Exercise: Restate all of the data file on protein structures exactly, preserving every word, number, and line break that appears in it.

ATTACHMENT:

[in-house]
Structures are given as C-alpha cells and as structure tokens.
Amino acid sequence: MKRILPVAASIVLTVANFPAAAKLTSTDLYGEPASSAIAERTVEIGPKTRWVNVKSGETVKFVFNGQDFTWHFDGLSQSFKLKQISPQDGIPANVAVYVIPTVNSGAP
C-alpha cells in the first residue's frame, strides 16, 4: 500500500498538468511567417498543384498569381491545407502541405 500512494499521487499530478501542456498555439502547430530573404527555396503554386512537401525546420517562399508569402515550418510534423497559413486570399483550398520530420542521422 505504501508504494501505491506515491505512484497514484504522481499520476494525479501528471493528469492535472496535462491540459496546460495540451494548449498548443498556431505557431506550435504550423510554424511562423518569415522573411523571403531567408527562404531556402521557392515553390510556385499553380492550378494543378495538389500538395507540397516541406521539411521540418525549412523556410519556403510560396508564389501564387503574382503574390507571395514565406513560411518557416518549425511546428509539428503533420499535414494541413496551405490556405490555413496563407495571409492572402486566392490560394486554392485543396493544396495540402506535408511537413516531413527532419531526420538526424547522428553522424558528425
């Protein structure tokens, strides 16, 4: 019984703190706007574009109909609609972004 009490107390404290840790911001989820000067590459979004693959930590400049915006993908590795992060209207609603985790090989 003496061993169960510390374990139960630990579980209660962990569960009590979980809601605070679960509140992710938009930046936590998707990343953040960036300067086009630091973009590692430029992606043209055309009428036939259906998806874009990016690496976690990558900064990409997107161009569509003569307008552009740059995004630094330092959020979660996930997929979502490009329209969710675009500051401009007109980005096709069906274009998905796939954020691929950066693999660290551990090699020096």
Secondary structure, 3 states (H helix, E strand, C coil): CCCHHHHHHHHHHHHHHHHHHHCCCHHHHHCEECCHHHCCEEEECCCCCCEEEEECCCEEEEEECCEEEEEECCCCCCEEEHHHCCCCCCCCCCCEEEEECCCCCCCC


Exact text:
[in-house]
Structures are given as C-alpha cells and as structure tokens.
Amino acid sequence: MKRILPVAASIVLTVANFPAAAKLTSTDLYGEPASSAIAERTVEIGPKTRWVNVKSGETVKFVFNGQDFTWHFDGLSQSFKLKQISPQDGIPANVAVYVIPTVNSGAP
C-alpha cells in the first residue's frame, strides 16, 4: 500500500498538468511567417498543384498569381491545407502541405 500512494499521487499530478501542456498555439502547430530573404527555396503554386512537401525546420517562399508569402515550418510534423497559413486570399483550398520530420542521422 505504501508504494501505491506515491505512484497514484504522481499520476494525479501528471493528469492535472496535462491540459496546460495540451494548449498548443498556431505557431506550435504550423510554424511562423518569415522573411523571403531567408527562404531556402521557392515553390510556385499553380492550378494543378495538389500538395507540397516541406521539411521540418525549412523556410519556403510560396508564389501564387503574382503574390507571395514565406513560411518557416518549425511546428509539428503533420499535414494541413496551405490556405490555413496563407495571409492572402486566392490560394486554392485543396493544396495540402506535408511537413516531413527532419531526420538526424547522428553522424558528425
């Protein structure tokens, strides 16, 4: 019984703190706007574009109909609609972004 009490107390404290840790911001989820000067590459979004693959930590400049915006993908590795992060209207609603985790090989 003496061993169960510390374990139960630990579980209660962990569960009590979980809601605070679960509140992710938009930046936590998707990343953040960036300067086009630091973009590692430029992606043209055309009428036939259906998806874009990016690496976690990558900064990409997107161009569509003569307008552009740059995004630094330092959020979660996930997929979502490009329209969710675009500051401009007109980005096709069906274009998905796939954020691929950066693999660290551990090699020096």
Secondary structure, 3 states (H helix, E strand, C coil): CCCHHHHHHHHHHHHHHHHHHHCCCHHHHHCEECCHHHCCEEEECCCCCCEEEEECCCEEEEEECCEEEEEECCCCCCEEEHHHCCCCCCCCCCCEEEEECCCCCCCC